Special-needs cheer teams have had a prominent place in the heart of a Columbus East High School cheerleader. Now they have a significant place in her life and the community.

Cassie McDonald created a local special needs cheerleading team, the Royalty Angels, for her senior project.

They performed Jan. 21 at Super Saturday — the culminating event of the Bartholomew Consolidated School Corp.’s Elementary Basketball League, which features the girls and boys semifinals and title games, and the cheerleading competition.

McDonald has been cheerleading for seven years and competing for three. McDonald said she remembers getting emotional at competitions while special needs cheer teams from other schools performed.

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In her senior project letter, McDonald wrote that through cheerleading she learned the life skills of teamwork, sacrifice and perseverance, and wanted to pass on these values to others.

“Given the reality that there are not many opportunities for children with special needs to participate in sports in my town of Columbus, Indiana, I have started the first ever special needs competitive cheerleading team in Columbus called the Royalty Angels so that local children with special needs might discover the same passion for cheer as I did,” McDonald wrote.

Spreading the word about the team was easy, as McDonald already knew some students at Smith Elementary who were interested in participating because her mom, Missy Butiste, is a speech therapist at the school. McDonald’s callout to join was met with enthusiasm from students all over the community.

“A lot of kids jumped at the opportunity,” McDonald said.

The Royalty Angels team includes six elementary students — McKinsey Cox, A.J. Hughes, Jordan Jimenez, Avery Kleinert, Cherokee Peden and Sophia Robbins — but it is open to all ages.

“Cheerleading is so much fun, and I like being able to learn new things like my somersault,” Cherokee said. “I want to be a cheerleader forever, and maybe I can learn more things like the little girls do. I love Cassie, and she helps me so much.”

The other Angels expressed similar happiness. A.J. called cheerleading her favorite sport and Avery said cheer makes her “so happy.” Avery’s mother, Amy, added that it was likely she would cheer for years to come.

The Angels practice every Sunday afternoon. They will perform twice more this school year, Feb. 25 in Louisville and April 8 in Cincinnati. But whether it is practice or a performance in front of a crowd, the students have a blast.

McDonald said it’s difficult to pick one thing as her favorite part of the team, but the new friendships she has made would be at the top.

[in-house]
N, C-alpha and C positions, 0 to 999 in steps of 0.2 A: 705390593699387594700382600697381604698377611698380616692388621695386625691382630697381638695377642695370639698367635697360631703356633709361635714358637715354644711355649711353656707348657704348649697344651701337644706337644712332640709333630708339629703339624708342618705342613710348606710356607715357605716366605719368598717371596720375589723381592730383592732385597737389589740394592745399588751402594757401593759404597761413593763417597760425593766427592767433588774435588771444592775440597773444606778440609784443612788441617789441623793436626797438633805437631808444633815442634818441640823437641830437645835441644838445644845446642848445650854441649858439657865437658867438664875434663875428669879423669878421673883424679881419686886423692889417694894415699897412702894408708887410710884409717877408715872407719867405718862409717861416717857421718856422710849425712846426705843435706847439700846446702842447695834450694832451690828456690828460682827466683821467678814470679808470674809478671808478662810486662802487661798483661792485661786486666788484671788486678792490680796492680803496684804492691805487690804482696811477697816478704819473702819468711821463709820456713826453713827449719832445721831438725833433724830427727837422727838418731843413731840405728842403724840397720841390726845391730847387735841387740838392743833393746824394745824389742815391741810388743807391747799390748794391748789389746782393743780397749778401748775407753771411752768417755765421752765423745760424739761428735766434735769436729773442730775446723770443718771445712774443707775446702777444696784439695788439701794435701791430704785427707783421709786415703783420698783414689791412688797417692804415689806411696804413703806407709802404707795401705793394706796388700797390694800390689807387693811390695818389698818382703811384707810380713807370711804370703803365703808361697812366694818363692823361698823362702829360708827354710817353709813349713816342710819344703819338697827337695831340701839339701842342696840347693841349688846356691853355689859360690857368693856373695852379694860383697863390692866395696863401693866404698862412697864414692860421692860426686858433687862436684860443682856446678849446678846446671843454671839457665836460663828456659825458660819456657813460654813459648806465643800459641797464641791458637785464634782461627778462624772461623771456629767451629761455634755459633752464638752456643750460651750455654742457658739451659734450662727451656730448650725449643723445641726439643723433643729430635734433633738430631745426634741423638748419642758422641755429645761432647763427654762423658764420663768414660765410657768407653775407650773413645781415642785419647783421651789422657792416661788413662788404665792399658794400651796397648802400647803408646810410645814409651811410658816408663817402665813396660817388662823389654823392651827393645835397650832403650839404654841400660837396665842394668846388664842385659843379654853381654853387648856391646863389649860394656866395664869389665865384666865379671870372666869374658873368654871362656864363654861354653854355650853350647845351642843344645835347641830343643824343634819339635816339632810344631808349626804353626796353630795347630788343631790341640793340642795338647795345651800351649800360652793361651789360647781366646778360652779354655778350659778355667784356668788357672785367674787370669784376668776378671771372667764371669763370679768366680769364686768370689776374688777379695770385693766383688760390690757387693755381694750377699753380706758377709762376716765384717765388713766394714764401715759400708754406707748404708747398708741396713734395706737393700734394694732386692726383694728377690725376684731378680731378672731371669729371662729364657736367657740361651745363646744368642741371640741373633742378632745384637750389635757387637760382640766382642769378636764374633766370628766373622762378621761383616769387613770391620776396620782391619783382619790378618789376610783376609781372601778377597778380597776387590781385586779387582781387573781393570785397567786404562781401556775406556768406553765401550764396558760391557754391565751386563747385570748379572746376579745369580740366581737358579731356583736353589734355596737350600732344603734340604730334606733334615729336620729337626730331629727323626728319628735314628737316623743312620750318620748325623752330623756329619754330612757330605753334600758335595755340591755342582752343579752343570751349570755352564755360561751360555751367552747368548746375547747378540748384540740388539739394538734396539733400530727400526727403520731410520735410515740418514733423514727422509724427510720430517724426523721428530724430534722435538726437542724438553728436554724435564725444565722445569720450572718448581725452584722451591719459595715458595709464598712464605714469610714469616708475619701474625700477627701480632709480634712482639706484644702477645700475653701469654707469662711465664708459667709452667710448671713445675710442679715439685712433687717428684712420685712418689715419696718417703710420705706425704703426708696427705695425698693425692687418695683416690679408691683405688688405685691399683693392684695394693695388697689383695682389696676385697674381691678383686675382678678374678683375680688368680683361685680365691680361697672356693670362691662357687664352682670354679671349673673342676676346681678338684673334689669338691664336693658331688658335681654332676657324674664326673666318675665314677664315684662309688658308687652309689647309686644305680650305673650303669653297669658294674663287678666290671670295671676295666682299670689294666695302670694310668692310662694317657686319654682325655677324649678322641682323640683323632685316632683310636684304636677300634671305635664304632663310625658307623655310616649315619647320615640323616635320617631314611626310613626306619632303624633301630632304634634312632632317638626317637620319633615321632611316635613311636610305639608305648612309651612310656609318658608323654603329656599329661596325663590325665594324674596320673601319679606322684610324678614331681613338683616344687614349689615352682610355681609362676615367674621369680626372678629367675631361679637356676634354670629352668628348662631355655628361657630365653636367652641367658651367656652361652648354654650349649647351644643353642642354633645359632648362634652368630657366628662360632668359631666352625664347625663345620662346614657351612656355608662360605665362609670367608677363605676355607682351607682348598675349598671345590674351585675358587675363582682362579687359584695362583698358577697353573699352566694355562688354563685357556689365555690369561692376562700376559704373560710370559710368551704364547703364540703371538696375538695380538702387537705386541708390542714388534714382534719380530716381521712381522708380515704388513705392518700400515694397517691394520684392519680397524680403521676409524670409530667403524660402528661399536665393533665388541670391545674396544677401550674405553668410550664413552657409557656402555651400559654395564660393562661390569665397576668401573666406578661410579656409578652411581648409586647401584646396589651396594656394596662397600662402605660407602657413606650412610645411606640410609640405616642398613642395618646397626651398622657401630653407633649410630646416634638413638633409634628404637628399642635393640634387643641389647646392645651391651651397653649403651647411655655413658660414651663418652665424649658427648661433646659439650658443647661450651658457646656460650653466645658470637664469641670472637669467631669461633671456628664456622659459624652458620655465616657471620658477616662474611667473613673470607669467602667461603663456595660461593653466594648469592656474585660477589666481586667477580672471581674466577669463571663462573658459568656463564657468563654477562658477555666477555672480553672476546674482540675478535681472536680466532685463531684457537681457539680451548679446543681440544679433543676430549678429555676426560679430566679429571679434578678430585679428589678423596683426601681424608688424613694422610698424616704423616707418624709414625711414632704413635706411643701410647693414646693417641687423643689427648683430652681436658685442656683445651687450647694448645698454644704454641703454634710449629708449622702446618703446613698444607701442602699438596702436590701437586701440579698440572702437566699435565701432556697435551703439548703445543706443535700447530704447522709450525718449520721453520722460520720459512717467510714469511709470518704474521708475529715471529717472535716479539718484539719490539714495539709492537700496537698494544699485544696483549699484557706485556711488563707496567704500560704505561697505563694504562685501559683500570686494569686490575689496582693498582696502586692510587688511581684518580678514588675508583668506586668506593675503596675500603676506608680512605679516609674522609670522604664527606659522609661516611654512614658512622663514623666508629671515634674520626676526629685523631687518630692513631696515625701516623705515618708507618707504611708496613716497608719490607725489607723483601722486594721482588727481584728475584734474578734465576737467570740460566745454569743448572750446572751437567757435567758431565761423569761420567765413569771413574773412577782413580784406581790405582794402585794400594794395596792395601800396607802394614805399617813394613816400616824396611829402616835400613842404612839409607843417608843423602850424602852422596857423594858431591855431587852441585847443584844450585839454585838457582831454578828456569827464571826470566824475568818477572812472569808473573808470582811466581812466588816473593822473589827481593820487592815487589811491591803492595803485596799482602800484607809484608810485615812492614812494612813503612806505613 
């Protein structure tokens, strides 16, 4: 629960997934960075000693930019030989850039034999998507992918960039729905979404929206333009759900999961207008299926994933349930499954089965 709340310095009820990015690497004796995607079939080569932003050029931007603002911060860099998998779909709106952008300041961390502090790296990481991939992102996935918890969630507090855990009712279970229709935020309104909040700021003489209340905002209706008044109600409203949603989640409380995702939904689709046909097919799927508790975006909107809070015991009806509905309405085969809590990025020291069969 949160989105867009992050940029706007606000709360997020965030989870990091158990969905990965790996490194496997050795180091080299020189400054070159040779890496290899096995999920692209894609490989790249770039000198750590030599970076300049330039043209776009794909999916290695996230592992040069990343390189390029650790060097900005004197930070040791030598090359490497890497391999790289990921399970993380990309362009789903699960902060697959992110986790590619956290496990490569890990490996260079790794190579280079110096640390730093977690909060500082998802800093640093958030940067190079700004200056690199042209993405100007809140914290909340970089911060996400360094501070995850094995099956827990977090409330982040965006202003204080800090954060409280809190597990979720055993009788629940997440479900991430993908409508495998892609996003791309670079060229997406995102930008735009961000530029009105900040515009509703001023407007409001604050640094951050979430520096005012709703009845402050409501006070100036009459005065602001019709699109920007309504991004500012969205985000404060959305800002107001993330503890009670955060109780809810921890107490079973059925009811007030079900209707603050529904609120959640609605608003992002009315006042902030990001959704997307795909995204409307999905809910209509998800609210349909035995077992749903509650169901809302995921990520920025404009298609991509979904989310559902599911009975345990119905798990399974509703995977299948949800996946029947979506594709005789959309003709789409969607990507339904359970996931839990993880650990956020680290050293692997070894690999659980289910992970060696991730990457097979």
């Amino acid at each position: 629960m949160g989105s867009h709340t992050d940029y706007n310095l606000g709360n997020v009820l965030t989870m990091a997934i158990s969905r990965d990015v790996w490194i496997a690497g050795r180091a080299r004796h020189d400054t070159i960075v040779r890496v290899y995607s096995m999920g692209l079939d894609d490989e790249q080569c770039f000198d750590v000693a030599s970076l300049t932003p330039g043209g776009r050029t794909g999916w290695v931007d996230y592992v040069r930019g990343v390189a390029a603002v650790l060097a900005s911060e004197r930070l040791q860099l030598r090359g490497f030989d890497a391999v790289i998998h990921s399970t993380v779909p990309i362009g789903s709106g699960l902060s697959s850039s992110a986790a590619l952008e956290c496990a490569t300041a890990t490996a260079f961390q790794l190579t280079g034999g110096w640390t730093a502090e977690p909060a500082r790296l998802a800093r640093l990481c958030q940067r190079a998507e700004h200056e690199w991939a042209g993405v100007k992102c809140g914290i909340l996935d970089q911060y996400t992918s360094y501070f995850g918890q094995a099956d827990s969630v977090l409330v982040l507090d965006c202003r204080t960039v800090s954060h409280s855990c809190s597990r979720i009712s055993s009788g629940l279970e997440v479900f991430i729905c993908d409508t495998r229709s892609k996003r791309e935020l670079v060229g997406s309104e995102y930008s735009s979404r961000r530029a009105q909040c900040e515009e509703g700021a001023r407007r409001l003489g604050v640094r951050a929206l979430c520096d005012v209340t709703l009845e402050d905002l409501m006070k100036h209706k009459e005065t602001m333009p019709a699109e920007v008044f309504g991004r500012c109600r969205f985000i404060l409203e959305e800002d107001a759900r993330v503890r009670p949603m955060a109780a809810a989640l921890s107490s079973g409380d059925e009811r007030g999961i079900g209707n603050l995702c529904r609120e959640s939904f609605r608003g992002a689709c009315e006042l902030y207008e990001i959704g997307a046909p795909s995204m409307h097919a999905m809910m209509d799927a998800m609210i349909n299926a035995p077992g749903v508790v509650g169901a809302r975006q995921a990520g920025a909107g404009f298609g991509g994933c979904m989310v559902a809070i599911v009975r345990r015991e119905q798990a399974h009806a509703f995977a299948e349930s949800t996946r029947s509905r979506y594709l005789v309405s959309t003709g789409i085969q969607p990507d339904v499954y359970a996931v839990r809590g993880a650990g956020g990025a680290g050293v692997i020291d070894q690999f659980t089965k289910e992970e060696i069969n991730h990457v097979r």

“It just shows them that they are not alone, and it has been a blessing to see them make relationships with each other through being on a team together,” McDonald said.

McDonald also set out to raise enough funds to cover monthly tuition and gym fees, uniform costs, U.S. All-Star Federation registration and possible competition fees so that the students’ parents wouldn’t have to open their wallets for their children participate. With the help of local businesses, McDonald has raised $4,443.13 so far, but she is still hoping to raise money to provide practice equipment, hold a banquet for the Angels and have some funds to leave for next year.

“It is enough for this year, but I would still love to have an amazing end-of-the-year banquet for the well-deserving athletes,” McDonald said.

She said she hopes that the team that began as a senior project and grew into something much bigger will continue. Her mentor, Brittany Carpenter, was confident that the program would run for many seasons, and fellow Angels coach Kristen Sutton said she was happy to see the success of this year.

“Cassie has started something bigger than a senior project; she has brought our community together and provided a positive opportunity for these kids,” Sutton said. “She’s instilled trust, leadership, helped them perfect skills and learn new ones they thought they couldn’t do.”

After high school, McDonald intends to major in health care and business the Butler University’s Health Sciences program. She hopes to become a pediatric physician’s assistant so she can work with children on a daily basis.

How to help

Donations still are being accepted to cover the costs of the Royalty Angels, a special-needs cheerleading team in Columbus. If interested, donations can be made online at gofundme.com/2jnqwhg or checks can be made payable to the Columbus East Bookstore with Cassie McDonald Senior Project in the memo line.

Checks or money orders should be mailed to Columbus East High School Bookstore, 230 S. Marr Road, Columbus, Indiana 47201.

For further information on the team, visit Royalty Athletix LLC on Facebook.

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Kaitlyn Evener is an editorial assistant for The Republic. She can be reached at kevener@therepublic.com or 812-379-5633.